We are all of us gospel amnesiacs, in need of preaching the gospel to ourselves again and again, as long as it's called "Today," until the Lord returns. In the next several posts, here are half a hundred things I need to remind myself of, things I would want to tell my younger friends and family when they are old enough to have ears to hear. May the Lord bless them to your encouragement as well.
1. A. W. Tozer was right: what we think about God really is the most important thing about us. We are what we worship. We become what we behold. We go where we gaze. We steer where we stare. (See Tozer, The Knowledge of the Holy.)
2. The infinite-personal God who exists has revealed Himself to us in the world He created, in His written Word (the Bible), and in the living Word, the Lord Jesus Christ.
3. When asked His name, i.e., His character, He told Moses this:
“The LORD, the LORD, a God merciful and gracious, slow to anger, and abounding in steadfast love and faithfulness, keeping steadfast love for thousands, forgiving iniquity and transgression and sin, but who will by no means clear the guilty, visiting the iniquity of the fathers on the children and the children’s children, to the third and the fourth generation.” (Exodus 34:6–7, ESV).
4. Eternal life, salvation, is not to check all the religious boxes, to perfect oneself, to give alms and go to church every time the doors are open. It is not to earn the approval of a begrudging, curmudgeonly deity. To know God is eternal life. To know Him better than we know any human being or even ourselves. To be transformed by His grace from enemies into sons and daughters of the Most High God. Jesus said this in His prayer on the night before His crucifixion: "And this is eternal life, that they know you, the only true God, and Jesus Christ whom you have sent" (John 17:3, ESV).
Jesus' follower Paul summed up the goal of his life this way: "Indeed, I count everything as loss because of the surpassing worth of knowing Christ Jesus my Lord. For his sake I have suffered the loss of all things and count them as rubbish, in order that I may gain Christ and be found in him, not having a righteousness of my own that comes from the law, but that which comes through faith in Christ, the righteousness from God that depends on faith— that I may know him and the power of his resurrection, and may share his sufferings, becoming like him in his death, that by any means possible I may attain the resurrection from the dead" (Philippians 3:8–11, ESV).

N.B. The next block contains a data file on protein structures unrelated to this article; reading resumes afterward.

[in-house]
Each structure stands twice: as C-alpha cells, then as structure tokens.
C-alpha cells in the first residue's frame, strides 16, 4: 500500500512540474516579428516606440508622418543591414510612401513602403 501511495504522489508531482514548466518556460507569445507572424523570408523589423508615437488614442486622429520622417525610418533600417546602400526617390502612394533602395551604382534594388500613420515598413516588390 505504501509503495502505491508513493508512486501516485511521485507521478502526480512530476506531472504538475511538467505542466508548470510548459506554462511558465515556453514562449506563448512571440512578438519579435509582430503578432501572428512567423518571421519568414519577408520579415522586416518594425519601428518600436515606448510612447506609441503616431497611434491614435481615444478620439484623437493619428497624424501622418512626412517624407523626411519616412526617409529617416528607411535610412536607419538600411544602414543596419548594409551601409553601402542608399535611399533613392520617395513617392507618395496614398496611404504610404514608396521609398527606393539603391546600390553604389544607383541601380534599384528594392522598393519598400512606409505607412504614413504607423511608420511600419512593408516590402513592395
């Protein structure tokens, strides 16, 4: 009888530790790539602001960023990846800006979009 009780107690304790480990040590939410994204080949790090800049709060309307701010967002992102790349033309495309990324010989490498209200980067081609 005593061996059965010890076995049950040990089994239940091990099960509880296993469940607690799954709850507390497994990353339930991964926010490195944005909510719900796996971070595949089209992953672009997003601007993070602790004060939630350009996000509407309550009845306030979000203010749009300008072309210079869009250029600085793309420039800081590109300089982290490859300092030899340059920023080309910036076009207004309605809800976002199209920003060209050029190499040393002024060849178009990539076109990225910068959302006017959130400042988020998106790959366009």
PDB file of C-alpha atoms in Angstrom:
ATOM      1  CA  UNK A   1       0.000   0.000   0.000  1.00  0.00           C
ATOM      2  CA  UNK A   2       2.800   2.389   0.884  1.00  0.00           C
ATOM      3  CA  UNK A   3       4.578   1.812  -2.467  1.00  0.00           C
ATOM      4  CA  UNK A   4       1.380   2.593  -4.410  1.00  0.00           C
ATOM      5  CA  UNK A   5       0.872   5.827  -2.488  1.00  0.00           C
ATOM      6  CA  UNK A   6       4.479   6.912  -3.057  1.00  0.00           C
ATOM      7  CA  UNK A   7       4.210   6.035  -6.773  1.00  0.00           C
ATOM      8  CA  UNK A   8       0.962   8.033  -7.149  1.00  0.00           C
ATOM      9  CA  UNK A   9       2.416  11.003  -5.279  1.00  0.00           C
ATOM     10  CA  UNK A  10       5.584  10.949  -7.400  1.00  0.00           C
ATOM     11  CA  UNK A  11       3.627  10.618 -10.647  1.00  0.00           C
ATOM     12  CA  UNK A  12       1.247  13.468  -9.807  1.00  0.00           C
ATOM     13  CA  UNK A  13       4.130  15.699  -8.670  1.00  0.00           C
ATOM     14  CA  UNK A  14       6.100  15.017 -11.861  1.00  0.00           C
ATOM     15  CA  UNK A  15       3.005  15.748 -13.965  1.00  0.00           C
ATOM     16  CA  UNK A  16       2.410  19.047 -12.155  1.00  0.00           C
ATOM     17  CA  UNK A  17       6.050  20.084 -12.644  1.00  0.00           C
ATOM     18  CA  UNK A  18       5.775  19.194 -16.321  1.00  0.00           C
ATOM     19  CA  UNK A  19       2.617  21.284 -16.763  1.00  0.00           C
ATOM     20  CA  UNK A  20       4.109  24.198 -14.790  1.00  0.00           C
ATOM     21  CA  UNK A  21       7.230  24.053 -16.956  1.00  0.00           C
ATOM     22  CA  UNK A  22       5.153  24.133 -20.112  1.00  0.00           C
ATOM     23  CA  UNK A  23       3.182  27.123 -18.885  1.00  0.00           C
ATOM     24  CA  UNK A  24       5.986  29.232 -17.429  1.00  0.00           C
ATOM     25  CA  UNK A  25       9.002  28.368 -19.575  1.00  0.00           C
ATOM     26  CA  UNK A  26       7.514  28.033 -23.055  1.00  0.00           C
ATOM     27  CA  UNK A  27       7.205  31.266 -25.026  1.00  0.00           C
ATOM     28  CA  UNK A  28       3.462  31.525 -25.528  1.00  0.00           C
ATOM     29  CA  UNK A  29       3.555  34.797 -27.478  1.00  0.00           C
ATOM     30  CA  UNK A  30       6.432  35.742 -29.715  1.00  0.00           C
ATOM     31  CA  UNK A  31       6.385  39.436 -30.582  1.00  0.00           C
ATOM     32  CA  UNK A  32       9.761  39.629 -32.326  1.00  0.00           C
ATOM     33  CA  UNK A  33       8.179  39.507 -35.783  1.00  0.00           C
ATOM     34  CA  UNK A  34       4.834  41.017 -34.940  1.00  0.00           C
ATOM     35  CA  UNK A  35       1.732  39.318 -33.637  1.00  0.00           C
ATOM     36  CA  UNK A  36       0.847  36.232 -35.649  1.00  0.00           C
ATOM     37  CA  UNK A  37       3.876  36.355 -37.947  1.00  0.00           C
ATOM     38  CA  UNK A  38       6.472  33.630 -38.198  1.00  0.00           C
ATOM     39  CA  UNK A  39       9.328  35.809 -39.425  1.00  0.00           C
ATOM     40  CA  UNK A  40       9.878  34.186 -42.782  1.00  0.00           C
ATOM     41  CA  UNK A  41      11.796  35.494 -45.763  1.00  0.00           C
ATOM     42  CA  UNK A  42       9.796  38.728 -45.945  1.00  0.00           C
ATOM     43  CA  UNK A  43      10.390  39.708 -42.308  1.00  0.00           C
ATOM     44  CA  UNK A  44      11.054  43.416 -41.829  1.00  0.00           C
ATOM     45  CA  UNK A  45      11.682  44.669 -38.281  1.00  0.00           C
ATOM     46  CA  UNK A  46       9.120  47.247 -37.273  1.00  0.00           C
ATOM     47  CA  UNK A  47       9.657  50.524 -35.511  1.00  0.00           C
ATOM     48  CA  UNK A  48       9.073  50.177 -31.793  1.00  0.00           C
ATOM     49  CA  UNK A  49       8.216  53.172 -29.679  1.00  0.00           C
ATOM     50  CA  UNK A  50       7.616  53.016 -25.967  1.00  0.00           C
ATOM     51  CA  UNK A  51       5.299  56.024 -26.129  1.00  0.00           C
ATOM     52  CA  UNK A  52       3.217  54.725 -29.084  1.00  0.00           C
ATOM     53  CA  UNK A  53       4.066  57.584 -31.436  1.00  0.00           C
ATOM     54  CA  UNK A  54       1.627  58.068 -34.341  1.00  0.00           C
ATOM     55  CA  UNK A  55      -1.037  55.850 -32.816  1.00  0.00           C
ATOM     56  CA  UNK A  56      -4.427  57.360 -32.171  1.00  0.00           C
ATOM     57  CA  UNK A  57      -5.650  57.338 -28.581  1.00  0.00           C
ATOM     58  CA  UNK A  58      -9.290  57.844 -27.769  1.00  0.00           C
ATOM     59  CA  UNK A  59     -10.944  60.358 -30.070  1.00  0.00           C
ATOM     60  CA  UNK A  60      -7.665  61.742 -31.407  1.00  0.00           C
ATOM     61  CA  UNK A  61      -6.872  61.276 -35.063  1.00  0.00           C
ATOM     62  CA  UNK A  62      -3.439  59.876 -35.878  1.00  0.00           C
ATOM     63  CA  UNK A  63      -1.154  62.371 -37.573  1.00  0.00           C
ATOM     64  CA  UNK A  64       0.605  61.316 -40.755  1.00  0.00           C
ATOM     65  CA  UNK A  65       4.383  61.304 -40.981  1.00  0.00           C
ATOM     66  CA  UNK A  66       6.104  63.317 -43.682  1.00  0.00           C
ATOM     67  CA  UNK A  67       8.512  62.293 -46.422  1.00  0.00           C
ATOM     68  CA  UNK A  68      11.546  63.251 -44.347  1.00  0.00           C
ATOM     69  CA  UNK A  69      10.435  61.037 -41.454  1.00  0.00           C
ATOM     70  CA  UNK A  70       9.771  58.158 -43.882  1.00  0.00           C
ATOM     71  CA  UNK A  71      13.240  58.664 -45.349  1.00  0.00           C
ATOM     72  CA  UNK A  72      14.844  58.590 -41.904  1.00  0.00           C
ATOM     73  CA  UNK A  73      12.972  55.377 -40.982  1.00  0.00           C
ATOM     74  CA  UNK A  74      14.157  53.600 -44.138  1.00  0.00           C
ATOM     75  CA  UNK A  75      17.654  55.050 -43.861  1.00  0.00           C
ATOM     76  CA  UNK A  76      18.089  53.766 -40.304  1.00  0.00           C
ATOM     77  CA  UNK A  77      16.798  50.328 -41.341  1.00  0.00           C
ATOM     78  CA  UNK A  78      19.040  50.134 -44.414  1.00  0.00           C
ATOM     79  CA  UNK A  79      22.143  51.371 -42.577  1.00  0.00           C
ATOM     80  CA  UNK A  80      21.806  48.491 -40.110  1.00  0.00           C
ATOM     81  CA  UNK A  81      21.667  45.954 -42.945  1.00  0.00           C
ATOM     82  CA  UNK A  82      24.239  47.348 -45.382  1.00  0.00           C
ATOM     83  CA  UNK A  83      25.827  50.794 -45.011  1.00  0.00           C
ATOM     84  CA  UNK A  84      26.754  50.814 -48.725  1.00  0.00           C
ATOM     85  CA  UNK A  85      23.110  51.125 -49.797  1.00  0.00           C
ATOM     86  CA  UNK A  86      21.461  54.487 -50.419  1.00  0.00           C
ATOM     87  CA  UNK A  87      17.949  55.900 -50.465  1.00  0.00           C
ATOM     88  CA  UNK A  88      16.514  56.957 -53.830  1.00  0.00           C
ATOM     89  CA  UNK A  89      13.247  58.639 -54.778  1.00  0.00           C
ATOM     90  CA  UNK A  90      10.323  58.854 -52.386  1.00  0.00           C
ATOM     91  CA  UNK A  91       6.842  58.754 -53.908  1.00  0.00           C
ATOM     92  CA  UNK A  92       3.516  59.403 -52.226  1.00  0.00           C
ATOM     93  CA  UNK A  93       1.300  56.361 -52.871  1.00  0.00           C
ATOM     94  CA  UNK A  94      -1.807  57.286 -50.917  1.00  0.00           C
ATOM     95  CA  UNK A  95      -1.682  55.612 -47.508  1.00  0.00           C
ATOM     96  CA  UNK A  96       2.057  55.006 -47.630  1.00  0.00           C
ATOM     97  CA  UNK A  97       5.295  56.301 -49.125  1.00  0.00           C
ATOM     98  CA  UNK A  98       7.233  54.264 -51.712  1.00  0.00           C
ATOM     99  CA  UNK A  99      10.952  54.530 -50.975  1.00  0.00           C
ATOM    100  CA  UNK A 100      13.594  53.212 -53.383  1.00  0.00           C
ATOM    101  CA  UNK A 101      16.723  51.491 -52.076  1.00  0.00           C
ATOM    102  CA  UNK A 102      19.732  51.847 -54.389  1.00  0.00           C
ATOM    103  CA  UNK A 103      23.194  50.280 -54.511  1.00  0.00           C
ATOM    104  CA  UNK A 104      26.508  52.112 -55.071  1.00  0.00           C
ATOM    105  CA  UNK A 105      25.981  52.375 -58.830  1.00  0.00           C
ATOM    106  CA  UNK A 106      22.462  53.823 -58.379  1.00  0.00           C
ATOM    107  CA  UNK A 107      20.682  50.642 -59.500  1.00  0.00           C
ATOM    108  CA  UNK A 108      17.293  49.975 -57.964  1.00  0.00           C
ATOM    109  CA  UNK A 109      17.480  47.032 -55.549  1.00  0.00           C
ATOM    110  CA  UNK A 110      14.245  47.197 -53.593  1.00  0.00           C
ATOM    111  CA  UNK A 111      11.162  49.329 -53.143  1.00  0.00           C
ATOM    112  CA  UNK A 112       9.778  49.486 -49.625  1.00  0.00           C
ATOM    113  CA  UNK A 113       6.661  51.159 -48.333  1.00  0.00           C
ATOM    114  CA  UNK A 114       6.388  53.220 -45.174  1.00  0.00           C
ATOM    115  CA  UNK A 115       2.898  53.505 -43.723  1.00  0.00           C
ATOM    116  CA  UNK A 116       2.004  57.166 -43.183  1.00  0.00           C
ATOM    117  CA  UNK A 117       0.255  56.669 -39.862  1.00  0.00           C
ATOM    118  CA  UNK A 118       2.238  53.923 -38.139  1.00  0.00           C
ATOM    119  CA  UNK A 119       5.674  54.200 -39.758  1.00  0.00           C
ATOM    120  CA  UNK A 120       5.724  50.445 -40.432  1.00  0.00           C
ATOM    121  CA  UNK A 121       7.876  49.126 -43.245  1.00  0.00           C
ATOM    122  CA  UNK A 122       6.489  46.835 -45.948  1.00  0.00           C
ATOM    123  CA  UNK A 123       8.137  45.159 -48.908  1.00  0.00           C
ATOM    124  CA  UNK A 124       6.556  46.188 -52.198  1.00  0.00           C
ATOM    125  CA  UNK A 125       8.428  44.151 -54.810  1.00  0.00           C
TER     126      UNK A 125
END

5. The only way to know God is to come to Him through Christ, trusting in His life, death, and resurrection to atone for my sin and make me a new creature, reconciled to God. Jesus said He was the way, the truth, and the life, and no one could come to the Father except through Himself (John 14:6).
6. "The gospel is: you are more sinful and flawed than you ever dared believe, yet you can be more accepted and loved than you ever dared hope, at the same time, because Jesus Christ died in your place" (Tim Keller).
7. Nothing I can do can make God love me more; nothing I can do can make Him love me less.
"But God, being rich in mercy, because of the great love with which he loved us, even when we were dead in our trespasses, made us alive together with Christ—by grace you have been saved— and raised us up with him and seated us with him in the heavenly places in Christ Jesus, so that in the coming ages he might show the immeasurable riches of his grace in kindness toward us in Christ Jesus. For by grace you have been saved through faith. And this is not your own doing; it is the gift of God, not a result of works, so that no one may boast. For we are his workmanship, created in Christ Jesus for good works, which God prepared beforehand, that we should walk in them" (Ephesians 2:4–10, ESV).